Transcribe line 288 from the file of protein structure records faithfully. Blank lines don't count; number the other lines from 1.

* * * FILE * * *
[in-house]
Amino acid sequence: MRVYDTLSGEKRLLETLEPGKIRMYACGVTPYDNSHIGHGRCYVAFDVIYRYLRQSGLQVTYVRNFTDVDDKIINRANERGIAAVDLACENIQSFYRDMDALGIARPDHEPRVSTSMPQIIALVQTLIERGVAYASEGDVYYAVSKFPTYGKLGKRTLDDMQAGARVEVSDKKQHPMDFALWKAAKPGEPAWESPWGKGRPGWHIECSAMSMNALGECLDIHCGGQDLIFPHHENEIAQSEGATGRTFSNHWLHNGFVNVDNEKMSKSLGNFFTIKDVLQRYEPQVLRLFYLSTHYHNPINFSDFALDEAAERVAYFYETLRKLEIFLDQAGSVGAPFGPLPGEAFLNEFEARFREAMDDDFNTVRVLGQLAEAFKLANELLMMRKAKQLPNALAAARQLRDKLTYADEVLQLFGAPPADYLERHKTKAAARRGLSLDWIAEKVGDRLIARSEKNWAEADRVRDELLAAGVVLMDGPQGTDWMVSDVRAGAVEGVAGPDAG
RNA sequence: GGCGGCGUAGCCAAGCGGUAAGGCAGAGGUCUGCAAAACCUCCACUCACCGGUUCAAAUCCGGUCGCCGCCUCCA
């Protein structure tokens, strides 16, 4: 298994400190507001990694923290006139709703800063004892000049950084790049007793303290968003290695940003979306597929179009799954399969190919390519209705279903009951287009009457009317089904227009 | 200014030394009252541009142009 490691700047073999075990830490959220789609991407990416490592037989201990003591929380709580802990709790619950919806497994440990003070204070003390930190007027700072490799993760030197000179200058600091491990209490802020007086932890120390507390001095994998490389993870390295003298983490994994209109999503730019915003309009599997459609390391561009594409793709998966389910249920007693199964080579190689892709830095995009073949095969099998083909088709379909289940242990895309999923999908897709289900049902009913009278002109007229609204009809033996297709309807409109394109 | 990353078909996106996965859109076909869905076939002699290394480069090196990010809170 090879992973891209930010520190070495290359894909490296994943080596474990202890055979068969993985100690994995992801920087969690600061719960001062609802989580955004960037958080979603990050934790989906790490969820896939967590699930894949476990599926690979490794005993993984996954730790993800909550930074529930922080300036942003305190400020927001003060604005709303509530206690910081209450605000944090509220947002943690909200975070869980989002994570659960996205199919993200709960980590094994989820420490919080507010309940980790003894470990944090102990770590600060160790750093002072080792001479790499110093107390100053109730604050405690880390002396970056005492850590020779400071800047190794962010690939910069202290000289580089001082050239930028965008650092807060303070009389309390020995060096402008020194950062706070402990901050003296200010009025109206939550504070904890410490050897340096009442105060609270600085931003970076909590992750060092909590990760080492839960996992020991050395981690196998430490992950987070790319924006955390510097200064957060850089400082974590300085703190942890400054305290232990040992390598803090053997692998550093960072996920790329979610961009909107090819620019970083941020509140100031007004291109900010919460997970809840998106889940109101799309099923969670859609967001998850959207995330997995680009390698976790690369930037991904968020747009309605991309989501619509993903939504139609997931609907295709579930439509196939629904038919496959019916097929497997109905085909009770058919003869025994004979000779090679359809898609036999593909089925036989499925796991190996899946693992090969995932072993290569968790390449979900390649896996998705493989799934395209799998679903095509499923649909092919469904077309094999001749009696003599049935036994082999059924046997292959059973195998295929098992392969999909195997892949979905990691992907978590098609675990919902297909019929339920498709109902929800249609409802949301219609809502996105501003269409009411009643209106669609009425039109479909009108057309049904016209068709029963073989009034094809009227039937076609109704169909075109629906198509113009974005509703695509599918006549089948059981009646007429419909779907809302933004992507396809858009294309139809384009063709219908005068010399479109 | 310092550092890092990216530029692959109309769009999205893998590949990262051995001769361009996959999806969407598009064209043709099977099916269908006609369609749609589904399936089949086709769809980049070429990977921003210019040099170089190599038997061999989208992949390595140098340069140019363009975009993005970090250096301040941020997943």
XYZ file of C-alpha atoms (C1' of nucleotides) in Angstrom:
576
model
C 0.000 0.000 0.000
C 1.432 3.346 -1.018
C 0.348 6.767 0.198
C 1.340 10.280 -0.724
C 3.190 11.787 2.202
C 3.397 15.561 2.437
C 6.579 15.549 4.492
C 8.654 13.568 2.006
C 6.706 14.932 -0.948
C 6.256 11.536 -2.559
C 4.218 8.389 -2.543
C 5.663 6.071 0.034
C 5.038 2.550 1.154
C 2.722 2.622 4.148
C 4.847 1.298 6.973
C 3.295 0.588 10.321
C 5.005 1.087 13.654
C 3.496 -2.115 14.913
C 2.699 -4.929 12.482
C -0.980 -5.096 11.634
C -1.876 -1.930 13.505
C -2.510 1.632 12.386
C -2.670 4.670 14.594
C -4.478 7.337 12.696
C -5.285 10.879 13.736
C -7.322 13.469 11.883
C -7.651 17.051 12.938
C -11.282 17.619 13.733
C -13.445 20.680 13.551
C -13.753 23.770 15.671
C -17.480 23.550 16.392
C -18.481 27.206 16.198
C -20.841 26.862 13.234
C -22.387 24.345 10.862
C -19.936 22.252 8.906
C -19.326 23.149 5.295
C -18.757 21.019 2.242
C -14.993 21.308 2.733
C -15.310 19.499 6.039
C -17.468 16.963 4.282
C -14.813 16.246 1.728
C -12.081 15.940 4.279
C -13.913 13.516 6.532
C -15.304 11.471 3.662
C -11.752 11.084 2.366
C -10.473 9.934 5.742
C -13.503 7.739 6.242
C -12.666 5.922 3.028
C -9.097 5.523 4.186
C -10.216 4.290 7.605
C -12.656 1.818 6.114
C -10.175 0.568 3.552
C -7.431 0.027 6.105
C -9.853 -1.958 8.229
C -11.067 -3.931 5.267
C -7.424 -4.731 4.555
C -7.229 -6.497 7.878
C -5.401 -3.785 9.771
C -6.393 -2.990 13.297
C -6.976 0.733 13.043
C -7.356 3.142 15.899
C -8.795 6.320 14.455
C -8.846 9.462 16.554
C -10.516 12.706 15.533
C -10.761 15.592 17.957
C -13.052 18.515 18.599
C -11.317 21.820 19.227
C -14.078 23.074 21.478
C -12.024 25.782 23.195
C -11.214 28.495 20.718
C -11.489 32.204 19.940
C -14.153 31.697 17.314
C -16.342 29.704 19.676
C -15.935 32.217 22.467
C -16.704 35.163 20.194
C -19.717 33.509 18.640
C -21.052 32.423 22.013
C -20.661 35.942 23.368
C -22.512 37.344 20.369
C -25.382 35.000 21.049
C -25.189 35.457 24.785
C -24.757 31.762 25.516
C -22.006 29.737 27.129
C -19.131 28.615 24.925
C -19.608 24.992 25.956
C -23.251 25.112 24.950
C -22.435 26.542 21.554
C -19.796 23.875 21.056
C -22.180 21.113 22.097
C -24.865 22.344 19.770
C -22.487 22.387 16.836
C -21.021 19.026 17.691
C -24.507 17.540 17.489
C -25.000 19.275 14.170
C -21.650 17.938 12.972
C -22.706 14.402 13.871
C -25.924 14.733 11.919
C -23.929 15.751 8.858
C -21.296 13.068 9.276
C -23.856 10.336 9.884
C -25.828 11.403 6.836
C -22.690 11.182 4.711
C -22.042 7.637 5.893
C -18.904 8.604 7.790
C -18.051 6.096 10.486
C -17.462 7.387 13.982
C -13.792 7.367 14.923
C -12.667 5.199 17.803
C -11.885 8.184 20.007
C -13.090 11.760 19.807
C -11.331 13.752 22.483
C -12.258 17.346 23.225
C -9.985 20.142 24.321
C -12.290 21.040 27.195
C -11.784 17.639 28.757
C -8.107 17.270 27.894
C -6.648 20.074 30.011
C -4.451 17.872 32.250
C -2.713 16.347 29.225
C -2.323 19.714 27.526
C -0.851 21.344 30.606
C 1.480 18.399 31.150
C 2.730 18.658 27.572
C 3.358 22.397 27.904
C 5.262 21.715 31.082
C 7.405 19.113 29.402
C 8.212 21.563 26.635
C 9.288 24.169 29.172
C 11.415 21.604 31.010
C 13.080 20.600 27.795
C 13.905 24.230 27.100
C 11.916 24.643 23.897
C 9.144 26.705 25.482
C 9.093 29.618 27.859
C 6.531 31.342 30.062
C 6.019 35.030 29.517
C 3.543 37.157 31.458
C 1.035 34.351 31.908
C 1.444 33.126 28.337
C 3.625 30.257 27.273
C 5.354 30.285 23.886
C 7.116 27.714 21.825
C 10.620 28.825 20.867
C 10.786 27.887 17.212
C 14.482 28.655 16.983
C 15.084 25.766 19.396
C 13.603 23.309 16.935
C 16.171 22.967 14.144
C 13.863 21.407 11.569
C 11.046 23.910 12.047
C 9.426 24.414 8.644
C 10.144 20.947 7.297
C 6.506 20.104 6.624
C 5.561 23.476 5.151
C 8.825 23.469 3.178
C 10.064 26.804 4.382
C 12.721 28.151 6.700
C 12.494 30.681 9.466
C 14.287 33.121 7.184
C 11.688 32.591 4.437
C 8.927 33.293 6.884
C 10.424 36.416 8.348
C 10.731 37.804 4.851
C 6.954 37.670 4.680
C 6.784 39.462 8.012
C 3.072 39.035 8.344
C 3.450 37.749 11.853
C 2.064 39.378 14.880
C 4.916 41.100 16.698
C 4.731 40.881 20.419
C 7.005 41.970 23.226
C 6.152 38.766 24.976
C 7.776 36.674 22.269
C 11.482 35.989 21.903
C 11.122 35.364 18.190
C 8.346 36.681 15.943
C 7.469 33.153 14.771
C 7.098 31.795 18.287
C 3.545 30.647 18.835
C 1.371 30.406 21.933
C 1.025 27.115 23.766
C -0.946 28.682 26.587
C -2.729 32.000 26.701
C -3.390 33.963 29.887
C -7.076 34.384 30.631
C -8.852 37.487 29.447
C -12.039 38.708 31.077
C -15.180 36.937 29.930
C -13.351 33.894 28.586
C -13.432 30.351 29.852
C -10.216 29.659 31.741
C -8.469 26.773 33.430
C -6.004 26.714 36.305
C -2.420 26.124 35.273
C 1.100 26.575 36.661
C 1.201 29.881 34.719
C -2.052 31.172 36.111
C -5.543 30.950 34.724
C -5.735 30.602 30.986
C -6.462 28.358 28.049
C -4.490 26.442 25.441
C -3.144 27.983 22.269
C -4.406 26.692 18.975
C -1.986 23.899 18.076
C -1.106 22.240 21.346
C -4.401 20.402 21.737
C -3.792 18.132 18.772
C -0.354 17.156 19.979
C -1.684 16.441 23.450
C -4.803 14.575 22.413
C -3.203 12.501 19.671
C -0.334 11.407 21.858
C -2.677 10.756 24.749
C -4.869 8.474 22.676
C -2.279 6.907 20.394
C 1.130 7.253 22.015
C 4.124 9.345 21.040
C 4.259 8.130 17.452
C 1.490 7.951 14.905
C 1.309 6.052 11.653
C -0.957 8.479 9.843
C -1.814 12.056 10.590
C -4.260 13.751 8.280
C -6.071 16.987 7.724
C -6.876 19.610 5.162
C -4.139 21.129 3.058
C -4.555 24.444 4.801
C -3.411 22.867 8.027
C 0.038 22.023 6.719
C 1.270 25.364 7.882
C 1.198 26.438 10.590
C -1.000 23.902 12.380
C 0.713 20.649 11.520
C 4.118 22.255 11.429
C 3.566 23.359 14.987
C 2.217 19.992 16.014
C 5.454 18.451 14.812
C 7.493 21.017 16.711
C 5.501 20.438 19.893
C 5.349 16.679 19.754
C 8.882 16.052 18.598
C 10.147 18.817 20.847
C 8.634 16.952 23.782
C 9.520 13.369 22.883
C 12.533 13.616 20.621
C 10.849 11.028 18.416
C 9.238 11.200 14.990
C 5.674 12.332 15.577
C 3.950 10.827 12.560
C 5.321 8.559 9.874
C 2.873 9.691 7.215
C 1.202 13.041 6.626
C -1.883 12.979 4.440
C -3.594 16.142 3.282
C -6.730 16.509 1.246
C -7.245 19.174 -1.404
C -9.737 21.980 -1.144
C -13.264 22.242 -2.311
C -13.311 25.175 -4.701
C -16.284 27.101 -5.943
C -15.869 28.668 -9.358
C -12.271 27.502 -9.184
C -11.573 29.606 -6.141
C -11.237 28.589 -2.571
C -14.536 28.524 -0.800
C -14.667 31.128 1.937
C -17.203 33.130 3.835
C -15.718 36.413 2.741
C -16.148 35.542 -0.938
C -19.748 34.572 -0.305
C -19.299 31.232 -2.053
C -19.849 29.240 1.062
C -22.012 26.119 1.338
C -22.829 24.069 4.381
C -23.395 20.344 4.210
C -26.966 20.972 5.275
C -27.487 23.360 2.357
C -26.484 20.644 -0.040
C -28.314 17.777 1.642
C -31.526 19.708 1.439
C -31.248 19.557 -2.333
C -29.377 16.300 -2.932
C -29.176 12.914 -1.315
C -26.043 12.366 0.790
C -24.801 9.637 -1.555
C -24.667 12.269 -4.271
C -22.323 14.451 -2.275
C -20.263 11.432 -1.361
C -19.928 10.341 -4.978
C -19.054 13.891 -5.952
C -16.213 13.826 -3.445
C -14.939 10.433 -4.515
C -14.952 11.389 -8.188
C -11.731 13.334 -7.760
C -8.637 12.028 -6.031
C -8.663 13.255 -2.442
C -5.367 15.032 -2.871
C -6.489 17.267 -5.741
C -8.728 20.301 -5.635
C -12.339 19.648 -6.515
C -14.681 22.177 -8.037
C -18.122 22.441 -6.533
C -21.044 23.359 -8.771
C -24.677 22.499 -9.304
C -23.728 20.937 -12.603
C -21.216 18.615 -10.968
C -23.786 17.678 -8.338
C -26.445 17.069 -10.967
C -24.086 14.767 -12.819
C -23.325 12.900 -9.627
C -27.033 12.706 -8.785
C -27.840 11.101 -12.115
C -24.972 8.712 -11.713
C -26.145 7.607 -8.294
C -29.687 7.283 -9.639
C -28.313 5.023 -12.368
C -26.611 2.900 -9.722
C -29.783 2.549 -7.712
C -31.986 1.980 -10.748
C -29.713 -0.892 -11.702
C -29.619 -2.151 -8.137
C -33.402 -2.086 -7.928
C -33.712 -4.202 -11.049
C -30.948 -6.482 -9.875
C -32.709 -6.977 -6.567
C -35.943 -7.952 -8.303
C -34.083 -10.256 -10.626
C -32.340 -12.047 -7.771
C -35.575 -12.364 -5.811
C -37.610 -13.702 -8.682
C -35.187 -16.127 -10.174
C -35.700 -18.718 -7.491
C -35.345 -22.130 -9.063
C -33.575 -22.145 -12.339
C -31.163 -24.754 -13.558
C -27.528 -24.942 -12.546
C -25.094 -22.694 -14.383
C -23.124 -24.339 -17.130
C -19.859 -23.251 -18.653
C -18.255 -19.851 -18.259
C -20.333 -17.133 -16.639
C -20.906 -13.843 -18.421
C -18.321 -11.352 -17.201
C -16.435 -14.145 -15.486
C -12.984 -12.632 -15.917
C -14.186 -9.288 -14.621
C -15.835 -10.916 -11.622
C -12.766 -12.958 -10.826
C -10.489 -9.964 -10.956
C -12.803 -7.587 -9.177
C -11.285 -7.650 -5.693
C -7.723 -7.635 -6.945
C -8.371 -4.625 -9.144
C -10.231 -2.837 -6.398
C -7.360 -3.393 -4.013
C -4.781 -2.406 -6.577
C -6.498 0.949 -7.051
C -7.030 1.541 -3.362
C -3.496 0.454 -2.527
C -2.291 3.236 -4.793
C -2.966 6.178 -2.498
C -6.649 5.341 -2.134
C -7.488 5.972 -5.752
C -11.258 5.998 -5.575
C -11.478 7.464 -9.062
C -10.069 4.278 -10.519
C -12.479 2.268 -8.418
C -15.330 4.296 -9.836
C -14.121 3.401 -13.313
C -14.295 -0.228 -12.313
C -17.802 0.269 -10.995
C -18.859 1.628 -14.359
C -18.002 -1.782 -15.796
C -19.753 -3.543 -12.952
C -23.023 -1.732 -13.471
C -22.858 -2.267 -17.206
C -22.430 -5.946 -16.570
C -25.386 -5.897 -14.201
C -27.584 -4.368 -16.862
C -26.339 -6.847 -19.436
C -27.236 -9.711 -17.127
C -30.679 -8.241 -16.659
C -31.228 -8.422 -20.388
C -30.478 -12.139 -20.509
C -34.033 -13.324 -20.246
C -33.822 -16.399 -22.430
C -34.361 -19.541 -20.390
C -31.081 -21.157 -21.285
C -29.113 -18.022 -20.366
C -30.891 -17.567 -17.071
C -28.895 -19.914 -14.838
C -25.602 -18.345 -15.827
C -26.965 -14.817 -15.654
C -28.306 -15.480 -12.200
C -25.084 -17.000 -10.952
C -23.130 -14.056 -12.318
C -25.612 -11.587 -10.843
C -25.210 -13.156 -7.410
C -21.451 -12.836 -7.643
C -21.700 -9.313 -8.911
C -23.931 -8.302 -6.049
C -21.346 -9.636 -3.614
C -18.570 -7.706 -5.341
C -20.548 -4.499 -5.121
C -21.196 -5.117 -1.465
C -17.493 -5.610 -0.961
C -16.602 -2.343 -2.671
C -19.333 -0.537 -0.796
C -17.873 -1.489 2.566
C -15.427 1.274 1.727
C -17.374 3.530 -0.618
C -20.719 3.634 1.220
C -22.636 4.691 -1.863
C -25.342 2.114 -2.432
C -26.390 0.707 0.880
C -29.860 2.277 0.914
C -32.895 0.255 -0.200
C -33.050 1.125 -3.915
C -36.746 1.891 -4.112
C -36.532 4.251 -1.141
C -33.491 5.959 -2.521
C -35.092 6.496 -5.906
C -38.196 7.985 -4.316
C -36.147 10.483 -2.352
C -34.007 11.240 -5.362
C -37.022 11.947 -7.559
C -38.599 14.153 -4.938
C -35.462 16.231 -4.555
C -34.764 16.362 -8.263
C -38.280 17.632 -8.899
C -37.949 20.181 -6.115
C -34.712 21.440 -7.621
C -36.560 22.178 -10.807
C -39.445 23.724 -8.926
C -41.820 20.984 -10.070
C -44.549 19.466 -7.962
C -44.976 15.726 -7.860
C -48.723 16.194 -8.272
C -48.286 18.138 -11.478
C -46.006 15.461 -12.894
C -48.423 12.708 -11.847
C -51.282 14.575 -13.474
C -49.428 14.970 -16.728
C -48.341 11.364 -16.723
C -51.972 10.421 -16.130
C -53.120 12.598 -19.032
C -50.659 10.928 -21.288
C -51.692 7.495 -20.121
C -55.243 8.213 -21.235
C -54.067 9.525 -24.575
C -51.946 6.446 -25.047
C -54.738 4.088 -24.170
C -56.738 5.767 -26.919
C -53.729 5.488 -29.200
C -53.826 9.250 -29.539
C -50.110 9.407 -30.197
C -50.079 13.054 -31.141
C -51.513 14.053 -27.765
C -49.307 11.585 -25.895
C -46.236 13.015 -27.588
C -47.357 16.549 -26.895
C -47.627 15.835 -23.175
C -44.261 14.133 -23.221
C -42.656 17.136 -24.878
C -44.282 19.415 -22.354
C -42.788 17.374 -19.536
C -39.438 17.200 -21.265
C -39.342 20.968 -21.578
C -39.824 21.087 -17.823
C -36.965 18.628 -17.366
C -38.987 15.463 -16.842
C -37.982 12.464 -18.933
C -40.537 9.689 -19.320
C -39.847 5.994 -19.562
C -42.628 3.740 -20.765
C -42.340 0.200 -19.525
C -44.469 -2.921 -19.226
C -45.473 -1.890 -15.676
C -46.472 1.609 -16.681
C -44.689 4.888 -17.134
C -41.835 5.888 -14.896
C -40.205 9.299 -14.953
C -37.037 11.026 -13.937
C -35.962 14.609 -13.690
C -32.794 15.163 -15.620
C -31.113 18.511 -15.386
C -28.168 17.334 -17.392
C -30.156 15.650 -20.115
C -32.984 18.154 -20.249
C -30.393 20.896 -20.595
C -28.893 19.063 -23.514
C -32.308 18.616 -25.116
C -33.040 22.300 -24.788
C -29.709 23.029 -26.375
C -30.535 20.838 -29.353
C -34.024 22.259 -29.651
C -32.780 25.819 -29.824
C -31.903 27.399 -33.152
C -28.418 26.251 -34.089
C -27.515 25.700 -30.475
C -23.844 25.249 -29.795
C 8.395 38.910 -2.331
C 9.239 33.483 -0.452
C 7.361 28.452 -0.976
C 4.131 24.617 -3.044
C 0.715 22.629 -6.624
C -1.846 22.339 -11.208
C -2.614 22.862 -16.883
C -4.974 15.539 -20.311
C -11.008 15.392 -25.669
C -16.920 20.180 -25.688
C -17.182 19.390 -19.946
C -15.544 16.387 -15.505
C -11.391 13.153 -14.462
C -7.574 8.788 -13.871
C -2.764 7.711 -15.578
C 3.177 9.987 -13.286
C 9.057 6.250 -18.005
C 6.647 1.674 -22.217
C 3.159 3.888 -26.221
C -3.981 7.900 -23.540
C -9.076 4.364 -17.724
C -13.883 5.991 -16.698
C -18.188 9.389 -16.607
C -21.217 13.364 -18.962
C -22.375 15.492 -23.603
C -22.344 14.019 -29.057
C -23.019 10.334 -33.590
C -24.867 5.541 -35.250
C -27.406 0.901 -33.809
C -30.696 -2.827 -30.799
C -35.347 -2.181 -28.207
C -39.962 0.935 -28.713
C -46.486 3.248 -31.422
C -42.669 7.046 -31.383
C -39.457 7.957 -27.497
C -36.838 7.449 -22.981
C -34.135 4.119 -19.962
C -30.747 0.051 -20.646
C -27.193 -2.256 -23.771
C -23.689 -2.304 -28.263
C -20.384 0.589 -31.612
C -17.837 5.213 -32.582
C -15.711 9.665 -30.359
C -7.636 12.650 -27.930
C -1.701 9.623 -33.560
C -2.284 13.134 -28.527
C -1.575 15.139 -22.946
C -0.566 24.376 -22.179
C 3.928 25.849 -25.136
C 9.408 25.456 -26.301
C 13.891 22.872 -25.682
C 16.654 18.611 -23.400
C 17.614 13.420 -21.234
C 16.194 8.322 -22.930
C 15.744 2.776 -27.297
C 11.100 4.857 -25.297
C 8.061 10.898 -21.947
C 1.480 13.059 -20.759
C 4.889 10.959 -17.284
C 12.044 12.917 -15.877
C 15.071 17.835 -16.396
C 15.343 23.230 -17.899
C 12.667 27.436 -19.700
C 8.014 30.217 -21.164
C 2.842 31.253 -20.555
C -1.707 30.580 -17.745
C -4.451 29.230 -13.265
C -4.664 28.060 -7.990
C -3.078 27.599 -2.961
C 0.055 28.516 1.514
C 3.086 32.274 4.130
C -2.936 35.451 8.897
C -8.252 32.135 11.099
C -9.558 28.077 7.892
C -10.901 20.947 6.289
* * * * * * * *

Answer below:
C -31.248 19.557 -2.333